"The president is intent on pushing up timber sales in spite of the shutdown. He says he wants to curb wildfires. Experts say logging trees won’t help."
"President Trumphas tapped Commerce Department inspector Mark Greenblatt to be the new inspector general of the Department of the Interior."
"WASHINGTON — The Environmental Protection Agency hit a 30-year low in 2018 in the number of pollution cases it referred for criminal prosecution, Justice Department data show.
EPA said in a statement that it is directing “its resources to the most significant and impactful cases.”
After a federal payroll division mistakenly paid workers at the Chemical Safety Board, which investigates toxic and hazardous chemical disasters, Trump officials scrambled to claw back the money.
"More U.S. coal-fired power plants were shut in President Donald Trump’s first two years than were retired in the whole of Barack Obama’s first term, despite the Republican’s efforts to prop up the industry to keep a campaign promise to coal-mining states."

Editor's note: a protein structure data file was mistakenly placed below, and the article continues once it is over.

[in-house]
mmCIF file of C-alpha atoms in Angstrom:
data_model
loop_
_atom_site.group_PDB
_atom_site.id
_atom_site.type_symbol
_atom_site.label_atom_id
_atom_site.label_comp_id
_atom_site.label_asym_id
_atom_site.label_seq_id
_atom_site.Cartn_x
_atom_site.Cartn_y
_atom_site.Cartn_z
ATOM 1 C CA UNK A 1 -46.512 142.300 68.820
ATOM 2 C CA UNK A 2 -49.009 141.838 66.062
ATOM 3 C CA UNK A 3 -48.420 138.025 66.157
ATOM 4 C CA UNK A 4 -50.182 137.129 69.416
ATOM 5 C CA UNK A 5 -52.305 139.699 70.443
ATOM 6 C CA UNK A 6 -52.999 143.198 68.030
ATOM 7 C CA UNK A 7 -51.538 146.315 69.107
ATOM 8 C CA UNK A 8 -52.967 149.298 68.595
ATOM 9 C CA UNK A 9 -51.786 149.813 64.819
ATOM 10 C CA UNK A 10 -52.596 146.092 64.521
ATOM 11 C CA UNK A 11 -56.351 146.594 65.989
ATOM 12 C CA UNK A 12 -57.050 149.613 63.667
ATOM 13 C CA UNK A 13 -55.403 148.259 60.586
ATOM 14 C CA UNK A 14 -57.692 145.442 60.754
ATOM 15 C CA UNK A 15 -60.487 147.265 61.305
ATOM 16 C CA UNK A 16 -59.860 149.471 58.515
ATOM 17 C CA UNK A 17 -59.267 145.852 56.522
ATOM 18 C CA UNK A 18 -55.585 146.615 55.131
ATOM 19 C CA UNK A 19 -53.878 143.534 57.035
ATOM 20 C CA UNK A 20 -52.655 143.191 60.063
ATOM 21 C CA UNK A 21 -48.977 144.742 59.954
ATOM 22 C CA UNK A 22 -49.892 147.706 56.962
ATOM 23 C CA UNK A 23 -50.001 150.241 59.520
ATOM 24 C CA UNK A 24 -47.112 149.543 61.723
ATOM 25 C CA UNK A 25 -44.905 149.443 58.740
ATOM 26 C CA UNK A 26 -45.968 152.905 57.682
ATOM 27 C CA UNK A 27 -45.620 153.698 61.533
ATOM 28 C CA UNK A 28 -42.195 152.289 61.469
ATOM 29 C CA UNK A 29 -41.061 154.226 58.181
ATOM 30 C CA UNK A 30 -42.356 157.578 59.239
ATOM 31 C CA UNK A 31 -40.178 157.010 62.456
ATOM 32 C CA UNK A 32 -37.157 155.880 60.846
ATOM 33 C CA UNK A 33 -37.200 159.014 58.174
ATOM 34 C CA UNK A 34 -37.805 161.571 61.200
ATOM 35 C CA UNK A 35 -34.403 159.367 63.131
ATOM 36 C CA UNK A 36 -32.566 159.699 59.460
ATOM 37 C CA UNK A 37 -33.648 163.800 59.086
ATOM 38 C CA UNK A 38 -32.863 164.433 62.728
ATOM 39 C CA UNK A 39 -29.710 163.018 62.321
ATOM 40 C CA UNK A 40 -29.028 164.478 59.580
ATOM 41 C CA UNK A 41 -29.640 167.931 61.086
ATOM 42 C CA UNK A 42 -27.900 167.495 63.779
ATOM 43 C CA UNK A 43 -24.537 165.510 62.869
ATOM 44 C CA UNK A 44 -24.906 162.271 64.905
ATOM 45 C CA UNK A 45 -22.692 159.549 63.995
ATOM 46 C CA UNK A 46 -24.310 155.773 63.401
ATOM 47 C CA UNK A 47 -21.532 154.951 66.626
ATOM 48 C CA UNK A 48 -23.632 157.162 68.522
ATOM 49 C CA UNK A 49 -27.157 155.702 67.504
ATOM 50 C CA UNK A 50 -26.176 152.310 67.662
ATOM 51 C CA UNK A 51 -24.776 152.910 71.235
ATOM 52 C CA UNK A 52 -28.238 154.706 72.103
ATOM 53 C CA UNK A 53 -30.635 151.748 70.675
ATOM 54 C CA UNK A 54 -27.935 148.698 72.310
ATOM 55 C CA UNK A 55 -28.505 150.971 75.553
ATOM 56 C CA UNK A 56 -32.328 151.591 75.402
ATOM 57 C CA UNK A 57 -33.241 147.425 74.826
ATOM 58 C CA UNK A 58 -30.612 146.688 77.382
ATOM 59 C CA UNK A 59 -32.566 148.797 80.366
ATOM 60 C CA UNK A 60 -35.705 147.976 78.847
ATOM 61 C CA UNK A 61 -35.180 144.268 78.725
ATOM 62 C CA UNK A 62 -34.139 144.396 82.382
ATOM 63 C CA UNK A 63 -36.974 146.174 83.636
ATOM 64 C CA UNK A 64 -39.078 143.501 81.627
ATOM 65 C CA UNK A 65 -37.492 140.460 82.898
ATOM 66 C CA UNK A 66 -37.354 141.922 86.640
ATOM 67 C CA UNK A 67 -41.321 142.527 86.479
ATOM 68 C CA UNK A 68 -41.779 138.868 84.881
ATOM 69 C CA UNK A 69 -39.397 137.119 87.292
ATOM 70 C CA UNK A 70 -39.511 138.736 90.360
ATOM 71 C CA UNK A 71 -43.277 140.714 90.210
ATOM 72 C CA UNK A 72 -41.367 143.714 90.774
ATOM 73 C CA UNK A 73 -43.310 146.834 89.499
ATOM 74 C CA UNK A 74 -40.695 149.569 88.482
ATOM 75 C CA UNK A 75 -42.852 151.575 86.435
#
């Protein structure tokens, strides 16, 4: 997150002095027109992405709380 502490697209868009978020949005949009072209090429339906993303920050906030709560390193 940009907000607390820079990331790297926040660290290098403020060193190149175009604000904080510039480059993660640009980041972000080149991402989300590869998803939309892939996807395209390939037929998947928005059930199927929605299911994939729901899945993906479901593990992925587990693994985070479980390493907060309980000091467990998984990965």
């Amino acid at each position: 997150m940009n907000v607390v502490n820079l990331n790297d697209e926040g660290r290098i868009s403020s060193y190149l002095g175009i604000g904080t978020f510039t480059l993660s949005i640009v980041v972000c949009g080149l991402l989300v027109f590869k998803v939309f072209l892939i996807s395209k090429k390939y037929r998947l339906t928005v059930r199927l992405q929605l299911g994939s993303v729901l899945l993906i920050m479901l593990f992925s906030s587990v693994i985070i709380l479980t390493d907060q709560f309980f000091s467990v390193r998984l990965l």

"Up against a federal deadline to approve a Colorado River drought plan — a “generational change” in Arizona water management — four key legislators say they’re optimistic they’ll meet it."
"Republicans Are increasingly concerned that President Trump's threat to build a border wall by declaring a national emergency might be repeated by a future president who sees climate change as an existential danger to the United States."
"Acting Interior Secretary David Bernhardt must soon decide whether to maintain eight temporary agency directors, as the Trump administration presses into its third year without appointees for a slew of top posts at the department.
According to Secretarial Order 3345, eight temporary appointments — including the heads of the Fish and Wildlife Service, Bureau of Land Management and National Park Service — will expire on Jan. 31.
"Senate Democrats are sounding the alarm that acting EPA Administrator Andrew Wheeler may be tapping furloughed workers to help prepare for his confirmation hearing."
"With trees razed and drivers making new roads on normally protected desert land, the damage at Joshua Tree National Park in California may be far worse than imagined, but Park Superintendent David Smith says he can't talk about it."